Inspiring Sustainable Design: Green Materials—How To Build Better

Inspiring Sustainable Design: Green Materials; images of various green materials

As climate change intensifies around the world, it is urgent for students to understand and utilize the principles of sustainable design in their entrepreneurial pursuits. To help faculty create opportunities for students to engage in green design methods, we’ll spotlight key exercises from the Tools for Design and Sustainability course, developed by Dr. Jeremy Faludi, assistant professor of industrial design engineering at Delft University of Technology (TU Delft). We’ll explore several exercises that will help faculty easily introduce sustainable design concepts in their courses.

Innovation and entrepreneurship can help introduce new products and services to the world that can combat climate change. To ensure that new innovations help protect the planet, even if their main function isn’t directly climate-related, innovators need to design with the environment in mind. One way to do this is to incorporate green materials into their product design.

Green materials are materials for manufacturing that have a lower environmental impact than traditional options. A great example is from one of our E-Team Program grantees—Transfoam. They’ve developed a biomanufacturing process that uses engineered microorganisms to convert petroplastics (which are plastic products derived from petroleum) into a biodegradable plastic alternative called PHB; this bioplastic is derived from waste-based raw materials, which replaces environmentally harmful materials in the manufacturing process. Their innovation tackles two problems: removing pollution from conventional plastics in the environment, and producing a sustainable closed-loop alternative.

Waste innovation is an exciting field of environmentally focused innovation, and using greener materials provides some of the most promising solutions for waste issues. In 2020, Dr. Caroline Baillie of the University of San Diego developed a course that tasked students with transforming discarded trash in California’s Tijuana Estuary Canyons into usable products and materials. Using recyclable materials can help mitigate some of the manufacturing sector’s impact on the environment. Industrial manufacturing requires an enormous amount of raw materials and produces at least half of the waste generated in the world each year. Identifying and replacing high-environmental-impact materials with environmentally responsible materials can help student entrepreneurs ensure that their innovations are not causing additional environmental harm and support a shift to greener industrial manufacturing.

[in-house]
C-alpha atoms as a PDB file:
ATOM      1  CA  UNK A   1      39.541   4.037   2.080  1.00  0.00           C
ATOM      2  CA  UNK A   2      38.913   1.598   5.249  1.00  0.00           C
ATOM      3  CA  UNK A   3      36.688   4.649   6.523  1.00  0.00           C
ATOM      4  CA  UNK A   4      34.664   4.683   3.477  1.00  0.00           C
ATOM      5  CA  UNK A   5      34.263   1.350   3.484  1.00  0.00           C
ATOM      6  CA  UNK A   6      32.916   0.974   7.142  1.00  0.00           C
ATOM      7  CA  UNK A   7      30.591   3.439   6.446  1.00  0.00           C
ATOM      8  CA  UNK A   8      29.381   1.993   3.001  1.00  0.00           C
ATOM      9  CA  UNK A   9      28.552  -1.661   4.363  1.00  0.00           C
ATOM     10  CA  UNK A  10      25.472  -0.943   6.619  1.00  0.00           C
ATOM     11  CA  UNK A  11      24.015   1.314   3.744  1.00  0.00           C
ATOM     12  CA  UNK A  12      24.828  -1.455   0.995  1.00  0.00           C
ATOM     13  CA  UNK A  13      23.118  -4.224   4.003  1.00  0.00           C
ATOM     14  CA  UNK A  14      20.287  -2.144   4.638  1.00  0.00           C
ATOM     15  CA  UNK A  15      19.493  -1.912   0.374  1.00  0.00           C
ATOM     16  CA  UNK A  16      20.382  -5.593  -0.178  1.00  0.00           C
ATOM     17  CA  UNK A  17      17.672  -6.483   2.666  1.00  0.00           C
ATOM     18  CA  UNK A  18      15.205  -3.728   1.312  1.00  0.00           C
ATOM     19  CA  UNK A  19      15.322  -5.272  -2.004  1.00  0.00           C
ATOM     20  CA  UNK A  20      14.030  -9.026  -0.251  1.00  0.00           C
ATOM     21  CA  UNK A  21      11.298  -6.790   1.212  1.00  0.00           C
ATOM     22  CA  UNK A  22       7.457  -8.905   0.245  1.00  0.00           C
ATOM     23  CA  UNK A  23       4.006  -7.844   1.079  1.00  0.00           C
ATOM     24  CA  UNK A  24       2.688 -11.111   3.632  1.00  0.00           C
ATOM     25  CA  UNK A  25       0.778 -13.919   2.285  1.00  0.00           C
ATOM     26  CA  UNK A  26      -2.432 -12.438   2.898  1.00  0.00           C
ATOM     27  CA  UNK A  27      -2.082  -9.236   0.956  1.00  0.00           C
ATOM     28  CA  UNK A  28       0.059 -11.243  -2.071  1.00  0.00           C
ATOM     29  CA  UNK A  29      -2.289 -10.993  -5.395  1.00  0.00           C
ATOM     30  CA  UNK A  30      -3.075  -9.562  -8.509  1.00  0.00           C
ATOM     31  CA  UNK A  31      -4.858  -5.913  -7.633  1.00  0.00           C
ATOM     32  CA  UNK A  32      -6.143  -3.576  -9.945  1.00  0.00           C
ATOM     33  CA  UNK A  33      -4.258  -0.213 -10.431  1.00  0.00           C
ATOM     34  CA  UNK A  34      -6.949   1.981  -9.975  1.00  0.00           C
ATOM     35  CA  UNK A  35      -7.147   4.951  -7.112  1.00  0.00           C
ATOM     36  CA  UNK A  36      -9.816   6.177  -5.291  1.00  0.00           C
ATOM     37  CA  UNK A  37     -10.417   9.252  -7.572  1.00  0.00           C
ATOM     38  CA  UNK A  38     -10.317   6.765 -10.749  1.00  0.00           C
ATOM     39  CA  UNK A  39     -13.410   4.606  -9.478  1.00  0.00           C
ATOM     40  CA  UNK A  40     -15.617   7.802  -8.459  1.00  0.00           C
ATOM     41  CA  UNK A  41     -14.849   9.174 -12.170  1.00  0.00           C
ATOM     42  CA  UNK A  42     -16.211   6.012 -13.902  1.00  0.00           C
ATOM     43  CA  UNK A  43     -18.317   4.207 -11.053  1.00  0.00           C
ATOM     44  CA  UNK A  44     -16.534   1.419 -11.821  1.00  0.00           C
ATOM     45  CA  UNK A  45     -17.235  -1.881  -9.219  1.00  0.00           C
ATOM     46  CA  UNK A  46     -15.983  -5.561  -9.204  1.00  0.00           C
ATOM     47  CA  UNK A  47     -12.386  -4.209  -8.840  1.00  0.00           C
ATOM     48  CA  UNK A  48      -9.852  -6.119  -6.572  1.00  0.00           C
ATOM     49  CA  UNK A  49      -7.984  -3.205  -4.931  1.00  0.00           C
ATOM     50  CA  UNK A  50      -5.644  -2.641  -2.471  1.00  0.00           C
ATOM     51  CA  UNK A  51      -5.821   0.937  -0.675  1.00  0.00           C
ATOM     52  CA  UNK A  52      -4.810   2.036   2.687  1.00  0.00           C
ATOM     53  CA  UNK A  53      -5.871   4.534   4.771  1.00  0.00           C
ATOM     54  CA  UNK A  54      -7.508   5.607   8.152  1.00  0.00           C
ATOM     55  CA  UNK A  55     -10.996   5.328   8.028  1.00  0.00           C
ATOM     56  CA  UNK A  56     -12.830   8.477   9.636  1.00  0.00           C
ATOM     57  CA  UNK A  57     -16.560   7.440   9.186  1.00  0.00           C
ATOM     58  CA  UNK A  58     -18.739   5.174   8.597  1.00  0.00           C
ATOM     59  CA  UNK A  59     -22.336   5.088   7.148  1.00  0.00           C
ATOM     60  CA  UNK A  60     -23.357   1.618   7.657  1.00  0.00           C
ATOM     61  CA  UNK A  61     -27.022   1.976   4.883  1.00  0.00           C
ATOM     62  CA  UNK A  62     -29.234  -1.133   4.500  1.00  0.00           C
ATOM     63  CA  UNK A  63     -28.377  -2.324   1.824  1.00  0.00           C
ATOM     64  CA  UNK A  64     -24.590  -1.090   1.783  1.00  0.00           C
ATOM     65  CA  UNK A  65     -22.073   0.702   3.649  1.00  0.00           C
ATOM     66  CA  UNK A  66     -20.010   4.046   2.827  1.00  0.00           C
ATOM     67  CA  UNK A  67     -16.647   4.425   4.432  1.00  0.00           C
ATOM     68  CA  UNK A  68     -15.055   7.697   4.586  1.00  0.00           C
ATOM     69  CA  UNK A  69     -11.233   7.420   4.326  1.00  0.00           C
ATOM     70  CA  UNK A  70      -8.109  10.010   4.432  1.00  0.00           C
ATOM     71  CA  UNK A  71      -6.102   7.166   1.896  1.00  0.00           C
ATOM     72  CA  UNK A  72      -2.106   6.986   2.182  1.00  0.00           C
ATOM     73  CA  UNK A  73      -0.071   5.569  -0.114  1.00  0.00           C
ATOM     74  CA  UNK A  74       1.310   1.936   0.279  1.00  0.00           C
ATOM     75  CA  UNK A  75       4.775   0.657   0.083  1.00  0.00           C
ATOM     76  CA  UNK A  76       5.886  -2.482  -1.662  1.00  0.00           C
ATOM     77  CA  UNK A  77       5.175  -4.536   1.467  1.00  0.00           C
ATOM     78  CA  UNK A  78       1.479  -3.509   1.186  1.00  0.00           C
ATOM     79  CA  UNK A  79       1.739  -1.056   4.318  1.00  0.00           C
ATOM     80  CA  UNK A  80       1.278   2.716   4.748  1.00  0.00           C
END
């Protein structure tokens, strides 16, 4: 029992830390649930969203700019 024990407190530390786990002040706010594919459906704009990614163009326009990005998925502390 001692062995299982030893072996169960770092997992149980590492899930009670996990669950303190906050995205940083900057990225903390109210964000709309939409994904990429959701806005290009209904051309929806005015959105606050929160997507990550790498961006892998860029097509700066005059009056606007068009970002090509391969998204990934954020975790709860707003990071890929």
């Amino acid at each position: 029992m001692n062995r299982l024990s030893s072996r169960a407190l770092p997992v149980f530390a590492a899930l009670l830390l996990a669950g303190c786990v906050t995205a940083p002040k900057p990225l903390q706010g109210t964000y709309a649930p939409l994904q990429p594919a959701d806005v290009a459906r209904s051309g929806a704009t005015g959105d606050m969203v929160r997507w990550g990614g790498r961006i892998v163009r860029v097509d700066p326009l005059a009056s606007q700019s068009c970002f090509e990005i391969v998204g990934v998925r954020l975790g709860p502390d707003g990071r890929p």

Faculty can integrate green materials to teach sustainable design principles to students. One way to start introducing sustainable design methodology is to implement instructional activities such as this greener materials exercise from Dr. Jeremy Faludi’s Tools for Design and Sustainability. Visit the Greener Materials section for additional learning content.

Prioritizing Sustainability at All Stages of the Innovation Cycle

The process of choosing a greener material can be overwhelming. There are a number of factors that need to be considered when selecting the optimal material for a product. Dr. Faludi recommends that sustainable materials should be characterized as:

  • Abundant / rapidly renewable
  • Less resource-intensive (requires minimal energy or other material to produce)
  • Chemically safe and healthy
  • Able to have many lives (via recycling, reuse, or composting)
  • Socially benevolent
  • Financially affordable
  • Able to meet relevant laws and regulations
  • Durable and long-lasting
  • Greening the whole system—with actions that reduce environmental impacts among all the processes involved in manufacturing a product

Similar to our biomimicry mentors exercise, this exercise is designed to provide a level of real life application: task students with finding a green material for their innovation that can replace a material that negatively impacts the environment. Here’s the breakdown: